Continued references to Frantz Fanon, too often made with no equal reference or focus on what prompted his brilliant analyses, ignore the fundamental colonizing process still underway. This corporate-led lockdown of mass media and popular culture is part of a long historical process to maintain “order” over populations whose ability to produce and popularize a revolutionary culture and, therefore, conscious behavior would mean the end of established power. This threat, one that is and should be feared, is mitigated by a corporate structure designed, as Fanon explained, to not “destroy the culture of the colonized” but to instead allow certain forms to be carefully selected for promotion and popularity. This popularity then encourages perceptions of the colonized that support their colonization and, in fact, encourage a behavior among the colonized which produces self-inflicted wounds that while in reality result from externally-based oppression are justified via perception. Here, again, is how a Viacom-owned radio station would broadcast Don Imus while also broadcasting the very hip-hop later blamed for his remarks on BET, MTV, and here in Washington, DC on WPGC 95.5 FM, the city’ s leading Black-targeted radio station. “We play what the people want and produce” is their claim. Yet when DC-area artists, such as Head-Roc, DJ EuRok, Pookanu, Asheru to name too few, produce high quality hip-hop critical of our colonial status, police brutality, impoverished schools, etc. or even make music that is just fun-loving and brilliantly worded they are suppressed. Censorship is political not linguistic. It’s not the “fuck” in Young Buck’s Fuck da Police that was censored.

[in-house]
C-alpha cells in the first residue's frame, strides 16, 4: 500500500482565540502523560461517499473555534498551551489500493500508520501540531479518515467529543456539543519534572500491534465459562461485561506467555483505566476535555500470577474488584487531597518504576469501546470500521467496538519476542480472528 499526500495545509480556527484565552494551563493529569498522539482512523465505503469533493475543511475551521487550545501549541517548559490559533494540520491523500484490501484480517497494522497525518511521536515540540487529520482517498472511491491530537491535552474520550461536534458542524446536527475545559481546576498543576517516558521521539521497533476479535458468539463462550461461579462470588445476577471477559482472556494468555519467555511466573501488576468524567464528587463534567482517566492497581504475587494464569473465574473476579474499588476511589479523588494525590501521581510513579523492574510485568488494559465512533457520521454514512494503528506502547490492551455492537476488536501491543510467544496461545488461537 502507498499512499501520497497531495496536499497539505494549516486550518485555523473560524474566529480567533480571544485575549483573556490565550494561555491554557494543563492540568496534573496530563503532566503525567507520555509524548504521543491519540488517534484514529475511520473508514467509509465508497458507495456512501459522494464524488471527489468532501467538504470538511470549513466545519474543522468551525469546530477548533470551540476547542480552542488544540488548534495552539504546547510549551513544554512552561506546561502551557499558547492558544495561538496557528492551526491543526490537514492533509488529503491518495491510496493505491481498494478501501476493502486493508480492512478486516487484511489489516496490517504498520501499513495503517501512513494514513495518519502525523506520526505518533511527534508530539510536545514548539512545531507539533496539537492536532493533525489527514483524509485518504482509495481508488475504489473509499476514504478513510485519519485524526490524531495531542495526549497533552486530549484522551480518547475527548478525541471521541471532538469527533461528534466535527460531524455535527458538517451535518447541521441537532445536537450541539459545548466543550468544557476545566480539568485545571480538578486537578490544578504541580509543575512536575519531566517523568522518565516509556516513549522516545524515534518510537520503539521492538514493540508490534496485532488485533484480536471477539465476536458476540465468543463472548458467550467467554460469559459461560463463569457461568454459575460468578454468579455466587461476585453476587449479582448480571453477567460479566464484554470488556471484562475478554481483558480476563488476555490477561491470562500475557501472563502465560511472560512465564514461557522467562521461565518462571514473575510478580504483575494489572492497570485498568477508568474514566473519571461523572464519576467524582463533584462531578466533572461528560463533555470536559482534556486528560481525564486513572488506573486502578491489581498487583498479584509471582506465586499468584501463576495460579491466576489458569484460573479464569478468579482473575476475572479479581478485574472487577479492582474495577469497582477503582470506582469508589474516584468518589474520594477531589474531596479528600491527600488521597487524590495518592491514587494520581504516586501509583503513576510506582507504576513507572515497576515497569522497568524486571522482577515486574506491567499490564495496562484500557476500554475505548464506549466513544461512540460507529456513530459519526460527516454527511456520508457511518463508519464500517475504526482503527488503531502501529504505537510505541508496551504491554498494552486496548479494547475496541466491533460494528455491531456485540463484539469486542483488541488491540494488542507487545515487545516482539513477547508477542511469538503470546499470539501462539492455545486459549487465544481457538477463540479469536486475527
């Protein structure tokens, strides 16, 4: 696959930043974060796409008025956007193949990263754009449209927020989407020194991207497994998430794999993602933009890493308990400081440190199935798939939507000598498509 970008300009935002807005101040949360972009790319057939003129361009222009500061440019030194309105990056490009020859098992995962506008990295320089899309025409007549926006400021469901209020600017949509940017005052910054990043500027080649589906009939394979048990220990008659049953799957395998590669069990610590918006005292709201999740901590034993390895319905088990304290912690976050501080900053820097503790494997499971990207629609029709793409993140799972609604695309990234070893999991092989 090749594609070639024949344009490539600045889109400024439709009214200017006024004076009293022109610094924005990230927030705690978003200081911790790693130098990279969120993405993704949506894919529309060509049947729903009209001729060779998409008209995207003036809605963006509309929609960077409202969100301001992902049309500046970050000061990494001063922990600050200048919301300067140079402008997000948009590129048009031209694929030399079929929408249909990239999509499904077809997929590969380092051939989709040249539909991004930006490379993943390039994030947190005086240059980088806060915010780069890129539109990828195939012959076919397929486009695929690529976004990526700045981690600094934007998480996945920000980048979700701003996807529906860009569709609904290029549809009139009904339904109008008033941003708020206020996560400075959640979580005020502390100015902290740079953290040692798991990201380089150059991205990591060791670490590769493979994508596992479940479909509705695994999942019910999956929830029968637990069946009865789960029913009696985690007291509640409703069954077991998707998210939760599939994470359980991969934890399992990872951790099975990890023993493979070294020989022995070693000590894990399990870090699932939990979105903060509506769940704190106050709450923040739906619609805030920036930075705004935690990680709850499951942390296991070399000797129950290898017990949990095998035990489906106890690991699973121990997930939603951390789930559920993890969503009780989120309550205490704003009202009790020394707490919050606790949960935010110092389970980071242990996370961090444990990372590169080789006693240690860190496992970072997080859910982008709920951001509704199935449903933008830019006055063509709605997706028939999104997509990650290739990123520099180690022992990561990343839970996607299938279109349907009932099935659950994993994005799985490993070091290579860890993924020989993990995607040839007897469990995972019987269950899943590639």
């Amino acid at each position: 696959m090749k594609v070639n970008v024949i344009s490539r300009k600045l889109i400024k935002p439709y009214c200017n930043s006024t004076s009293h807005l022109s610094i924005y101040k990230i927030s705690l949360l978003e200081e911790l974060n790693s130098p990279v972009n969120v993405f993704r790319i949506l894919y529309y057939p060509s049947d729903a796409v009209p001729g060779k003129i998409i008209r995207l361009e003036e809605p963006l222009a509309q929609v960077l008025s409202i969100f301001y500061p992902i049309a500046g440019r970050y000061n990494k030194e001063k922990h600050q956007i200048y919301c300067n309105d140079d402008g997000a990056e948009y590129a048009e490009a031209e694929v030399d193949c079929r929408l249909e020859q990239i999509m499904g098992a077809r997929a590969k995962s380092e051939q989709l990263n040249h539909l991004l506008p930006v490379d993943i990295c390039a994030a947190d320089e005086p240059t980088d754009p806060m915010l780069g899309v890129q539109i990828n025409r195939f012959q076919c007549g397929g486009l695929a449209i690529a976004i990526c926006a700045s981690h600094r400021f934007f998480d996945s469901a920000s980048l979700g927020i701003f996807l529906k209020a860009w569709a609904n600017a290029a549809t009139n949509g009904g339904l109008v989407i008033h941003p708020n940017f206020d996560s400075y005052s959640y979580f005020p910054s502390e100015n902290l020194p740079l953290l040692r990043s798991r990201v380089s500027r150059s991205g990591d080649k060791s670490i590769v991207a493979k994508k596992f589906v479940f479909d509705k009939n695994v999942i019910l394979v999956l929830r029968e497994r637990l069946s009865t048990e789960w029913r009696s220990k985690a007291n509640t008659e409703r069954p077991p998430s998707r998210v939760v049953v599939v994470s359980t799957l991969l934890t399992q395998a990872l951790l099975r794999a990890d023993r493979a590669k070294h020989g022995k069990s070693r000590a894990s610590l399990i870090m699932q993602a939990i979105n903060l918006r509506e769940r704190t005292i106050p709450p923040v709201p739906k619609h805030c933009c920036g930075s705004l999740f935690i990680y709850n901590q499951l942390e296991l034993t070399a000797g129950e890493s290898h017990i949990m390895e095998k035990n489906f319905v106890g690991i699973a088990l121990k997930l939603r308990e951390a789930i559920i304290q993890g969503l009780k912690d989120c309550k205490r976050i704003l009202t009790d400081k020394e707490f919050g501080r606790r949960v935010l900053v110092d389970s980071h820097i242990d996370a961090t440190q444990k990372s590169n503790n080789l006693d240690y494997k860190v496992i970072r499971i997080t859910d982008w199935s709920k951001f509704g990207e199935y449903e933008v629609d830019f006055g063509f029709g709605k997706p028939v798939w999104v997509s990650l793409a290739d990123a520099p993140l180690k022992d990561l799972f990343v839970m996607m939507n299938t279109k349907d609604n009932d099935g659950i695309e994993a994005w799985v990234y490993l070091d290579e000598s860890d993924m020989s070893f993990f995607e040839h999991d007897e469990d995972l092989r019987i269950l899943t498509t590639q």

The sociology of a corporation demonstrates its function. Boards of directors with interlocks that extend the influence of this tiny collective, themselves selected by controlling holders of stock, elect Chief Executive Officers (CEOs) who – as employees of those stockholders – work at the bidding of their further removed and mostly anonymous (certainly to us) bosses. What those bosses want is well beyond money, which itself exists only to manage/manipulate the behavior of the majority who have none, they want security and safety. Both require a popular consciousness or “manufactured” opinion which supports this by preventing even the idea of the righteous – even if forceful – redistribution of wealth and service. This is why songs saying “fuck the police” must be censored, attacked, omitted or demonized even if, as is the case with Young Buck, a video may picture Huey Newton but is actually more about an individual self-defense of selling dope than a collective self-defense in the furtherance of revolutionary intercommunalism or Black nationalism.

Corporate lockdown of popular media is a political necessity and scientific inevitability requiring further description of this process, along with suggested avenues of resistance, which will be the focus of subsequent columns. Our approach to the study of and response to media must be akin to that of Huey P. Newton who said he “studied law to become a better burglar.”

Jared A. Ball, Ph.D. is an assistant professor of communication studies at Morgan State University. He is editor-at- large of the Journal of Hip-Hop and Global Culture from Words, Beats and Life